Minnesota's two contenders for governor split Friday in their approaches to tackling the opioid overdose crisis and to expanding the availability of legal marijuana.
The topics arose during and after back-to-back appearances by Republican Jeff Johnson and DFLer Tim Walz at a conference focused on substance abuse, particularly opioids.
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Johnson and Walz agreed on this: Addiction to prescription painkillers and other opiates is a significant problem and the state needs to respond.
More than 400 Minnesotans died as a result of opioids last year, according to the Health Department. The state also says the number of children put into foster care because of a parent's addiction has increased sharply in recent years.
"As I travel around the state, people know about the opioid epidemic," Johnson said in his remarks to the "Pathways & Partnerships: Addressing The Opioid Crisis" event staged by the Hazelden Betty Ford Foundation. "But a lot of them don't understand it. They don't know even what it means."
Johnson said he's been part of the fight as a Hennepin County commissioner and helped fashion the local response. He said a comprehensive approach is necessary, one that focuses on both the drug supply and treatment for those caught in the grip of opioids.
"We can punish people all we want, but if we don't treat them for an addiction, nothing is going to change," he said. "It's a never-ending cycle."
Johnson said he's not ready to rule out higher licensing fees on drug makers to help pay for the opioid response. But he told the conference that he generally believes money can be shifted from other areas of the state budget to cover those costs.
Johnson opposes the penny-a-pill tax charge has been on the table. Pharmaceutical companies helped defeat that plan in the last legislative session.
During his turn on stage, Walz said that the drug makers need to step up.
"I would certainly still hope that those very same companies would be at the Legislature this year advocating for partnerships to make this work rather than seeing an adversarial situation," Walz said.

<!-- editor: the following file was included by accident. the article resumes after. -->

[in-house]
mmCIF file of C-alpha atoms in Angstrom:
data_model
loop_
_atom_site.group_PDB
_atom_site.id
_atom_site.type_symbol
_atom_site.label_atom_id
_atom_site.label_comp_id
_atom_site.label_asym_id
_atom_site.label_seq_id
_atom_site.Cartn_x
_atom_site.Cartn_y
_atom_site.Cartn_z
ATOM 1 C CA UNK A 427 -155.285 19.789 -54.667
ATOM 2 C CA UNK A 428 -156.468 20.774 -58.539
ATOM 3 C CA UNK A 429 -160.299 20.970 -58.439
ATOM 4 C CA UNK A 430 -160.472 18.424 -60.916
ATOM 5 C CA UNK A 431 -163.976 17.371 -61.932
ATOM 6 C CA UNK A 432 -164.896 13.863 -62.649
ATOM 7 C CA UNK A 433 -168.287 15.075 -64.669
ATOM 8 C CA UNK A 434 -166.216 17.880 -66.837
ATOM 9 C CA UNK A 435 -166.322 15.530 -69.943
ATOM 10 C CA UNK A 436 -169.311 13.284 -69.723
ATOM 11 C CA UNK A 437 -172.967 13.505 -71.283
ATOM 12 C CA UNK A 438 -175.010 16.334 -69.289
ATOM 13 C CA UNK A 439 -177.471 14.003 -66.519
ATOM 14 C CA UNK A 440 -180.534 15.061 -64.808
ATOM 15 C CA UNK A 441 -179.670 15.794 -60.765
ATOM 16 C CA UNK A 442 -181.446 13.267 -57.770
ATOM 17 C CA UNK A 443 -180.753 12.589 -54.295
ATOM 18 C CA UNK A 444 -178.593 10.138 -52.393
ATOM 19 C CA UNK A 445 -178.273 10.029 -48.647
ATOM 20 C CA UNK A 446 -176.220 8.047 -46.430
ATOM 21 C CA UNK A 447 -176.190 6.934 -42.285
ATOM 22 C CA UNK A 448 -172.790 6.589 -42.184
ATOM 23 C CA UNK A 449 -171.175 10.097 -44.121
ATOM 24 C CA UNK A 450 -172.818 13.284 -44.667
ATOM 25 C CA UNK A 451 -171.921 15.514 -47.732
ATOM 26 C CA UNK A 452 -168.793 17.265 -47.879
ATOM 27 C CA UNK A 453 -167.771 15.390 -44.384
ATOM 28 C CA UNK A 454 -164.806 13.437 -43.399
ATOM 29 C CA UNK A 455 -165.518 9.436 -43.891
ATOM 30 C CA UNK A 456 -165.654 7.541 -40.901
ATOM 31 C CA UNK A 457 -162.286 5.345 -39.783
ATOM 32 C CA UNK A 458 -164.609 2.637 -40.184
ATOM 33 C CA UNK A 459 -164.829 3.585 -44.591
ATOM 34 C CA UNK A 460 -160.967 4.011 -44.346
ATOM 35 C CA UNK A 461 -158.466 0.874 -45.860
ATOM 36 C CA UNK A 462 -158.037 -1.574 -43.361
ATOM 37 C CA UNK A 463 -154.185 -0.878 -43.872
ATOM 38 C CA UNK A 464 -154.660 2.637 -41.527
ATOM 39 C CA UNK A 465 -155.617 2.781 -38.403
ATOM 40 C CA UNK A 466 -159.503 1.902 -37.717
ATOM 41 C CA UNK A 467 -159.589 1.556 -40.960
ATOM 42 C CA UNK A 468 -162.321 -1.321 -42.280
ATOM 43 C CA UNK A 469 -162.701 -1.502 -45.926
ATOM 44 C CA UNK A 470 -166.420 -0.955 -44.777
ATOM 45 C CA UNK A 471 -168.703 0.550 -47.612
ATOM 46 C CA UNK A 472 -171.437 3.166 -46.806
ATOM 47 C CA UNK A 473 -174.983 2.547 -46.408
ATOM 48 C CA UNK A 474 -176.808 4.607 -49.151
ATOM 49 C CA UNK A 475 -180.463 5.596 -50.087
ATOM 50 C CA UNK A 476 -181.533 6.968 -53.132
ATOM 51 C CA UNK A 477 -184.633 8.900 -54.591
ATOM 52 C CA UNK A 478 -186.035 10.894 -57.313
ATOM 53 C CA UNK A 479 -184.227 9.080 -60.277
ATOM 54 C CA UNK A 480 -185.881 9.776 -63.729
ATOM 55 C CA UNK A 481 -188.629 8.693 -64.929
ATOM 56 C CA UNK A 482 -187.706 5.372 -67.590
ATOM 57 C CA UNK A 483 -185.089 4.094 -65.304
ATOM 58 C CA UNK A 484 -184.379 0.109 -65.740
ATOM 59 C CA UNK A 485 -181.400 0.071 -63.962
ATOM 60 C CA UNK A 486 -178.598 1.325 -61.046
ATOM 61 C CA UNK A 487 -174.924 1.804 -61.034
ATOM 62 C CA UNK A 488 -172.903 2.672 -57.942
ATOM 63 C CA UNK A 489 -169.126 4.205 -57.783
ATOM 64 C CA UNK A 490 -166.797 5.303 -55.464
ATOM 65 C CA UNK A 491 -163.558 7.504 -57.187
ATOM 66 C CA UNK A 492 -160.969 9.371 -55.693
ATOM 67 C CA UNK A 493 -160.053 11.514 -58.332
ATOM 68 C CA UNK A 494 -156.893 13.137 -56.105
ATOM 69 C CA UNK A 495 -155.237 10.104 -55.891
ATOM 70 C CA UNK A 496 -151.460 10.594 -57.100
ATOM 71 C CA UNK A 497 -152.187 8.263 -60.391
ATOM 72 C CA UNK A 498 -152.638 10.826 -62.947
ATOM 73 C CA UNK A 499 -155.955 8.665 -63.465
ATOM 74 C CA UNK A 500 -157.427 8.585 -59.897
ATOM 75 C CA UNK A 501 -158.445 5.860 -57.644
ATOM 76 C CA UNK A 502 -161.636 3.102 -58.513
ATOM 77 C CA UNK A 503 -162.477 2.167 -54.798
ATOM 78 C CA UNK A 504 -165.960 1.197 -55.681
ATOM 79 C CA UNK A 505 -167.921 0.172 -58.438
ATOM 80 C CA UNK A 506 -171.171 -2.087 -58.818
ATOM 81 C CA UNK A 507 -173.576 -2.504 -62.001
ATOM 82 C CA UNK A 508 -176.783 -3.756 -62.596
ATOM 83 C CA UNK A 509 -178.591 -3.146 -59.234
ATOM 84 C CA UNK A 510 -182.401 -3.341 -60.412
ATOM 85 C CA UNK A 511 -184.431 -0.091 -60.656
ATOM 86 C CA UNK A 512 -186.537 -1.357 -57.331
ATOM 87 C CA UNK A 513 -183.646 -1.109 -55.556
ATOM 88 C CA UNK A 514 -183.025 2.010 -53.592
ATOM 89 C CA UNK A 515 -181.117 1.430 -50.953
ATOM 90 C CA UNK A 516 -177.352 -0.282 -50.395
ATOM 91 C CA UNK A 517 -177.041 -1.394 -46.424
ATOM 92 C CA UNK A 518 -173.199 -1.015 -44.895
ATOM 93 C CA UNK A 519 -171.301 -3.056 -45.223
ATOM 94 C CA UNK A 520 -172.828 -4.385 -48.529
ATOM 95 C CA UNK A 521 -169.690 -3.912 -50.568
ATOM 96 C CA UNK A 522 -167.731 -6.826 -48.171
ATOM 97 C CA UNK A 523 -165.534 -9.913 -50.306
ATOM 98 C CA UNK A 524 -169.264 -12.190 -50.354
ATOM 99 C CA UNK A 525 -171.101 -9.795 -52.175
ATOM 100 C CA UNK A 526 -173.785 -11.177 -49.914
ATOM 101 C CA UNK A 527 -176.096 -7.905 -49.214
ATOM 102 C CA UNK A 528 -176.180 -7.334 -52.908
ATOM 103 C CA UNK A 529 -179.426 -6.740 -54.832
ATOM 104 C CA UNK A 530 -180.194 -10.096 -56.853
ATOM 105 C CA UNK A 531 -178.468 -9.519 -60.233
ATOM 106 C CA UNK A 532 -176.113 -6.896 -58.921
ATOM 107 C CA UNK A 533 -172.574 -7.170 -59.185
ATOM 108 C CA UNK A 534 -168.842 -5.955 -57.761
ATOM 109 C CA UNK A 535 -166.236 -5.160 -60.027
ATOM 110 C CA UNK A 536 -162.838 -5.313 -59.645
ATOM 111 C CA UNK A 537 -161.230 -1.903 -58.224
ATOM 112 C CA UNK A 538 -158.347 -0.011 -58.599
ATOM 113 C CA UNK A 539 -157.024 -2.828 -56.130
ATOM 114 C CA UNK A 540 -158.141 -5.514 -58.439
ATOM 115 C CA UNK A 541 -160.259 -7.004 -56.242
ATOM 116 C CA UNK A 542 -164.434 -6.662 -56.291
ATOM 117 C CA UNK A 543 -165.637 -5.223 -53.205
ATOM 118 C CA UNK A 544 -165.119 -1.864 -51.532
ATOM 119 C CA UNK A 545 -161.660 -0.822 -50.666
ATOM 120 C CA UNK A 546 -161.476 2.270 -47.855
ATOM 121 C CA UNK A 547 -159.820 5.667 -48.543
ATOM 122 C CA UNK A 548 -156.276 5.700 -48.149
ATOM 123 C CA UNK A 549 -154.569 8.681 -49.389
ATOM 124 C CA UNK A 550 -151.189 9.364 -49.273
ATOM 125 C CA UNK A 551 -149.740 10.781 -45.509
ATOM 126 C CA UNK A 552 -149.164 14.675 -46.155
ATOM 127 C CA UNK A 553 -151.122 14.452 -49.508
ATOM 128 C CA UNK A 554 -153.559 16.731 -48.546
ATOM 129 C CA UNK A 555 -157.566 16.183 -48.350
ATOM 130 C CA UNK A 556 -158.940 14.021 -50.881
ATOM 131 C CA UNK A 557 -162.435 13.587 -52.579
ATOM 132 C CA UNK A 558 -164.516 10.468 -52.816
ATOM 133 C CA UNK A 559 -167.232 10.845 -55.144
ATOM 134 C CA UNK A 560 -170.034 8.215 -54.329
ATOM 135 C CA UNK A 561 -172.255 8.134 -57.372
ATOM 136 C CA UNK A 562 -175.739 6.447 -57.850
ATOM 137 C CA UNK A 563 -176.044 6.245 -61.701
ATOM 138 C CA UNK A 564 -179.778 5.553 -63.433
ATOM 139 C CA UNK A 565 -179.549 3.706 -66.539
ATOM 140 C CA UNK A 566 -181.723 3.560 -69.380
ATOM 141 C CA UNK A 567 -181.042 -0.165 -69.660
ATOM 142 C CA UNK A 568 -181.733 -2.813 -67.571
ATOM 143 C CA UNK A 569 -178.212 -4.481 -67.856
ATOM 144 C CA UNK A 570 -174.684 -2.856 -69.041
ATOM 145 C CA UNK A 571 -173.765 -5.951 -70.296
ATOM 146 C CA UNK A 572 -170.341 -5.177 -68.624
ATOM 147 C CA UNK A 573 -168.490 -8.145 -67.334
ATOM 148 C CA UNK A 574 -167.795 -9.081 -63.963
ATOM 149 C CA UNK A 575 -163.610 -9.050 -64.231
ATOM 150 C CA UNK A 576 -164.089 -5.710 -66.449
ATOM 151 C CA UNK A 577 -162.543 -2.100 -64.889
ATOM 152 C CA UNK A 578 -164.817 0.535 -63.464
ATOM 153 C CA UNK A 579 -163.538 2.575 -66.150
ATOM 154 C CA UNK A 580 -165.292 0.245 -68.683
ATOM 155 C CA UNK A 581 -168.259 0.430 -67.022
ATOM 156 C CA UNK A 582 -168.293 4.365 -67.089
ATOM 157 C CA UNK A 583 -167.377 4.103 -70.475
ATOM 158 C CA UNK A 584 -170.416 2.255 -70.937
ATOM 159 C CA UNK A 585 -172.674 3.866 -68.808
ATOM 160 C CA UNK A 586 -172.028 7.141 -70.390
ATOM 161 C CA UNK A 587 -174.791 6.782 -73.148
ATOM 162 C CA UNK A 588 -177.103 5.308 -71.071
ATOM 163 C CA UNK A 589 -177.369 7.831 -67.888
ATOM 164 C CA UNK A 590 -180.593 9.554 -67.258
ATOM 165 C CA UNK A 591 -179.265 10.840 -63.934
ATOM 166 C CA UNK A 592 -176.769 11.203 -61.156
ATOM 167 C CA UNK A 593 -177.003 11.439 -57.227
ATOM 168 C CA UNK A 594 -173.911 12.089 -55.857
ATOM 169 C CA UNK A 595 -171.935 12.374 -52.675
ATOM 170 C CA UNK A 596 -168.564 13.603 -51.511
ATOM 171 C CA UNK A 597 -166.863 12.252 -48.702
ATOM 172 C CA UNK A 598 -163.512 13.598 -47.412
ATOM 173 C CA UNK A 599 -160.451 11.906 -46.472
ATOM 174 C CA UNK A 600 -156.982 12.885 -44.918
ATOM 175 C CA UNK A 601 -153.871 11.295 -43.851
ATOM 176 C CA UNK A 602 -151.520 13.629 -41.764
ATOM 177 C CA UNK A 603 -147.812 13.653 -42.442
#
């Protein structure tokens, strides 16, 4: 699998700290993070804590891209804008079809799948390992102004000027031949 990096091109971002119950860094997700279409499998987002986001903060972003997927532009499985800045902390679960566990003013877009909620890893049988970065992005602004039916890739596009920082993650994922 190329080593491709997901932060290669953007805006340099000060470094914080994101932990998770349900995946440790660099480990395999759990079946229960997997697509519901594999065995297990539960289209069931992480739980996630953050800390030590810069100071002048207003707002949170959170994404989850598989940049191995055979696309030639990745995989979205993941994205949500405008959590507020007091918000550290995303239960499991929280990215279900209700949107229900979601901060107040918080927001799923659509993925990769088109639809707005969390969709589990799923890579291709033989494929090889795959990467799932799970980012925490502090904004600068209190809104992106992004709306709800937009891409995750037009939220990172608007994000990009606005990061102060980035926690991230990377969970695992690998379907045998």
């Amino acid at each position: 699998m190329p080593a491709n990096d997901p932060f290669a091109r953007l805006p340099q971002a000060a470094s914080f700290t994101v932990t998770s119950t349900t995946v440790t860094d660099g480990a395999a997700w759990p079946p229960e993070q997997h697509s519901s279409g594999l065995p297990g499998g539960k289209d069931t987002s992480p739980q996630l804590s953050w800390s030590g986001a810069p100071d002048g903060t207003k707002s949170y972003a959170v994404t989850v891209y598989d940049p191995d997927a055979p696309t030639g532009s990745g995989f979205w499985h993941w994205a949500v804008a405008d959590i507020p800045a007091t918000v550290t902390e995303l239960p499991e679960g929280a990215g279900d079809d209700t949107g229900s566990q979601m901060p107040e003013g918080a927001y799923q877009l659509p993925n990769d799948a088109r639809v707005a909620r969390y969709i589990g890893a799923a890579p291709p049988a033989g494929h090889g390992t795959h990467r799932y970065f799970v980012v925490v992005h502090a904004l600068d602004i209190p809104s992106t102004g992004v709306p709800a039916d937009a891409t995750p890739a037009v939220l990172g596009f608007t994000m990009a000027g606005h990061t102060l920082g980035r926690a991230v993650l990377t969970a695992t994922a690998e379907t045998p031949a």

He favors the penny-per-pill proposal.
The southern Minnesota congressman said he's also mindful of the benefits of responsibly managed pain medication, as he emphasized in his remarks to the audience and to reporters after.
"I have not gone out of my way to demonize the pharmaceutical industry," Walz stressed, saying pain medication in many cases "improves people's lives."
Walz and Johnson also differ on how to approach marijuana.
Walz supports letting Minnesota join the nine states where adults can legally purchase marijuana for any use.
"Prohibition has not worked," he said. "We are certainly not encouraging people to do this no more than we are encouraging people to drink or drink in excess. I think it just makes more sense with regulation, with education, with the taxation that goes with that. It just brings something we all know is out there into the open and does a better job."
Walz said he's sensitive to concerns about addiction and will hear out opponents if a bill proceeds.
"It's not as if all of those problems are not already happening, but we have no benefit of a legalization side to have some say in what's happening," he said.
Another conference participant, state Sen. Chris Eaton, DFL-Brooklyn Center, said she's against legalization.
"I just don't think another addictive substance is what we need right now," Eaton said. "I certainly will express my disagreement and vote against it in the Senate."
Johnson said he also opposes full-scale legalization of marijuana in Minnesota. He's concerned about fostering new addiction problems by making marijuana too readily available.
"It creates new costs and new problems in society. There's a liberty benefit to it," Johnson said. "That's part of who I am. However, you still have to weigh the costs versus the benefit, and I think that's one of the potential costs."
Voters will have two other gubernatorial candidates to choose from on their ballots. Both Libertarian Josh Welter and Grassroots-Legalize Cannabis candidate Chris Wright want to authorize marijuana for recreational use.
Johnson said he is open to expanding the state's medical marijuana program, which permits people with certain conditions to buy cannabis in pill or oil form. He said he'd consider letting enrolled patients buy it in plant form for smoking.
"As long as it doesn't become a backdoor way to essentially make recreational use legal because I don't think that's good for the state," he said.